Train services are generally reliable, though there may be a delay every now and then, especially during peak hours. Major delays are often announced in the myTransport app, which is why it’s always good to have it on hand!
The MRT map is displayed prominently at the entrance of every MRT station. Alternatively, you can save the above image on your phone, or a full-scale SVG or PDF version at LTA’s website. Those stations that are dotted, as well as Canberra station on the North-South (red) line, are not actual stations as of now.
Singapore also has three light rail lines (apart from the skytrains at the airport and on Sentosa island). You are unlikely to need them, unless you wish to transit from the Downtown Line (blue) at Bukit Panjang to the North South Line (red). Opened in 1999, he Bukit Panjang LRT line is Singapore’s first ever light rail system, and is unfortunately also plagued with the most system reliability issues.
While trains are really convenient, due to the way the route is structured, it may not get you from point A to point B in the quickest time. This is where Singapore’s bus network steps in.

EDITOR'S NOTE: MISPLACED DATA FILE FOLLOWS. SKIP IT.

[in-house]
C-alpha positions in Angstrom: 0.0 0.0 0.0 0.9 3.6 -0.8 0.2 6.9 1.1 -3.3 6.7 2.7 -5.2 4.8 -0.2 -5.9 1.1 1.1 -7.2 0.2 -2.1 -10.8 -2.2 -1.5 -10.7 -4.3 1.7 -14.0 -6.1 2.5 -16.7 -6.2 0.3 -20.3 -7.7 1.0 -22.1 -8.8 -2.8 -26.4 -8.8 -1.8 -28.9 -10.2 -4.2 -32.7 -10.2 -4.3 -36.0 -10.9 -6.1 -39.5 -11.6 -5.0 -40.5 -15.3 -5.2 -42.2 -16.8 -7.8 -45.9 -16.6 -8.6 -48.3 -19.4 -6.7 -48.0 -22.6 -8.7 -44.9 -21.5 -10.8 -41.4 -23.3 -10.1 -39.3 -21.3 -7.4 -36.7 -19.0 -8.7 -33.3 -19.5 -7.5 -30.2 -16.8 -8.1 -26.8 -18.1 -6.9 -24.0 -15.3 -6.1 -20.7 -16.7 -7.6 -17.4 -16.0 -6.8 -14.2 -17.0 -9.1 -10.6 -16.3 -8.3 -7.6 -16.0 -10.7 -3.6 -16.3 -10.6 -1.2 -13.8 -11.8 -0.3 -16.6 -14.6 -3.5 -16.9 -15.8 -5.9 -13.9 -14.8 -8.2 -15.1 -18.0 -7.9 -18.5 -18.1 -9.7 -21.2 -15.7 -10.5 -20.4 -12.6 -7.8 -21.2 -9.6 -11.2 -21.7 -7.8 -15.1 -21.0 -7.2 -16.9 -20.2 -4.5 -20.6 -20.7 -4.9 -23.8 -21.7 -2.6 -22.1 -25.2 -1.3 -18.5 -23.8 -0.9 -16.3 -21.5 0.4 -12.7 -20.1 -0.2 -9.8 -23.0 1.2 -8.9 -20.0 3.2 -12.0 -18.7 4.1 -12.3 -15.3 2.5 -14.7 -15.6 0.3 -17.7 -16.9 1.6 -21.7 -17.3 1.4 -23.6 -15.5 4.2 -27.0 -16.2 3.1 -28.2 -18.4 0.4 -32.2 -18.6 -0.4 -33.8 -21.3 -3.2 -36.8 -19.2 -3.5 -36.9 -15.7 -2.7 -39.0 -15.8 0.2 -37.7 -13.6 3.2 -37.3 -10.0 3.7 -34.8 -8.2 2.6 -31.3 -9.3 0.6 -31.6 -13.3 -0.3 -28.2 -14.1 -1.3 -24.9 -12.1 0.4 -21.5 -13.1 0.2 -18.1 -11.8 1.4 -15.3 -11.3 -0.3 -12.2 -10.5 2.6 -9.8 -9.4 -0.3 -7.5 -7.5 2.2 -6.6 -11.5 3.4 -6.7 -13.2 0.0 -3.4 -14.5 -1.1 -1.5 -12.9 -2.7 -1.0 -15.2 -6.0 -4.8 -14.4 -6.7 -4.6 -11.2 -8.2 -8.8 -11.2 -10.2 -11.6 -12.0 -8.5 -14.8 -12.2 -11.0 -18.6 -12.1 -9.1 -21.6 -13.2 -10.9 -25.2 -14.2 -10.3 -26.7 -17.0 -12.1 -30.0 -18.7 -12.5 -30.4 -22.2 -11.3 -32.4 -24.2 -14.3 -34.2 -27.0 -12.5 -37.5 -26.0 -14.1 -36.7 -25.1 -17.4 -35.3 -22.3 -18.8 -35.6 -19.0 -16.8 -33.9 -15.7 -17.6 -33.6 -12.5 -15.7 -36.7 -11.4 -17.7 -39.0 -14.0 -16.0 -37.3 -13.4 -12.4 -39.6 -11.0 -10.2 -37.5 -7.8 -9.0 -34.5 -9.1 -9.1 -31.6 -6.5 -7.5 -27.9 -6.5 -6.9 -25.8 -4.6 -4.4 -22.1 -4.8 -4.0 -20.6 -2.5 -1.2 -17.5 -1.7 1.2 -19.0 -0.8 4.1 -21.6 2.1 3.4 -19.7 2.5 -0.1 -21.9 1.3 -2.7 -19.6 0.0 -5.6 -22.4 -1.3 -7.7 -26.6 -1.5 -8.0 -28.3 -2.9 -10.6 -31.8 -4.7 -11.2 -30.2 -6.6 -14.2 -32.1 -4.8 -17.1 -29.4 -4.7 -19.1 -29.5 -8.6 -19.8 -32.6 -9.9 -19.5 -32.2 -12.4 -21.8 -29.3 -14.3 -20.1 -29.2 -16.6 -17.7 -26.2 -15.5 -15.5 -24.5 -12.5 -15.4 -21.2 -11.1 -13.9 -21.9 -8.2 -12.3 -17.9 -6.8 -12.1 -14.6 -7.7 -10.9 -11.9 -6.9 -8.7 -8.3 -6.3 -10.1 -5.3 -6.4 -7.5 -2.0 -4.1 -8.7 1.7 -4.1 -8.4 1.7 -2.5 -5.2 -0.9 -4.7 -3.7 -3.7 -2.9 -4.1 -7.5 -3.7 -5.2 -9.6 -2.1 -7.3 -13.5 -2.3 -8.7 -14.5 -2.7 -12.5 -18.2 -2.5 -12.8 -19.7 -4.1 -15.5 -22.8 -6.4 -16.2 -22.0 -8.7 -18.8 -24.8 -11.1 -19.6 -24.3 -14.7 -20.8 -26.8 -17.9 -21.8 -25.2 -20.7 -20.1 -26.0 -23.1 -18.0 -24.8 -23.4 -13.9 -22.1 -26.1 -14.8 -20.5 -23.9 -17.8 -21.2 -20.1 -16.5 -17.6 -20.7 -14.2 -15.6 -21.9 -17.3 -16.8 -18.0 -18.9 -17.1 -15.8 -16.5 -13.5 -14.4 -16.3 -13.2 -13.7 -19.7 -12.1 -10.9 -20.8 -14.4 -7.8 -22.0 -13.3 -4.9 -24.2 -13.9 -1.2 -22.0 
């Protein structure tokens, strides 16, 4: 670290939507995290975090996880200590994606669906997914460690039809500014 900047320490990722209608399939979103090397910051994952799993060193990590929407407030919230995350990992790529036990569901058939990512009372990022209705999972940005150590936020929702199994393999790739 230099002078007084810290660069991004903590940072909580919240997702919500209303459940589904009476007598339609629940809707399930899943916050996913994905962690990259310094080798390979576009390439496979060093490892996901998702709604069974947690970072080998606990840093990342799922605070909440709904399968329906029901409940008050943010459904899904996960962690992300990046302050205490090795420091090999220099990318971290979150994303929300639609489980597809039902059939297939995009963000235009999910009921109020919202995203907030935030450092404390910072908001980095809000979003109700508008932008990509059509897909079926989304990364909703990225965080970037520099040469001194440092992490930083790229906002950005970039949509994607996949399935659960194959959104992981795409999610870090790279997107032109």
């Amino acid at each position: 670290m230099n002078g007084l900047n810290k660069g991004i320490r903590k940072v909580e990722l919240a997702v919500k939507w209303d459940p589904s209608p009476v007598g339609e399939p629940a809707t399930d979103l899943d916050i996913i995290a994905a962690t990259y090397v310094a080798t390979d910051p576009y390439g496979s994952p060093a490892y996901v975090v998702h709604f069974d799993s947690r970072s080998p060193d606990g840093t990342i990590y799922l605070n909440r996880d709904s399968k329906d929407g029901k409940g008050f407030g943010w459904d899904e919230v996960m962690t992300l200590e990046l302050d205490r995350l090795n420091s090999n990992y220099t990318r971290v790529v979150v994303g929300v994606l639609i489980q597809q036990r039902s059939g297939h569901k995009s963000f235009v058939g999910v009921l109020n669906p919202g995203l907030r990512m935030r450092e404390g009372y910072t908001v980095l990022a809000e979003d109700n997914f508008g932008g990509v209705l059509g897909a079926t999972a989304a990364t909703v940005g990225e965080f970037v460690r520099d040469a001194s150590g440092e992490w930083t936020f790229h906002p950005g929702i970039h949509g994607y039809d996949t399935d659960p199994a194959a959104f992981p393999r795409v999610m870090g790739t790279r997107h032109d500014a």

Singapore currently has four public bus operators, SBS Transit, SMRT, and two recent entrants: Tower Transit and Go-Ahead.
SBS Transit buses have a red-purple livery whereas SMRT buses are either white-red or grey. The bus sector as a whole is currently undergoing restructuring, with the government buying back buses from the various public bus operators. Soon enough, all public buses will be decked in the green livery you see above.
As mentioned earlier, you pay for your bus fare using the same EZ-Link card that you use for trains. There is no single-trip option for buses though. Alternatively, you may pay coins (note: there is no change provided), but coin fares are significantly more expensive than the equivalent EZ-Link card fare. Bus boarding is only via the front door, so don’t even think about cheating fares. Fare inspections are conducted infrequently on a random basis, but bus drivers have presumably been trained to ensure that everyone taps in.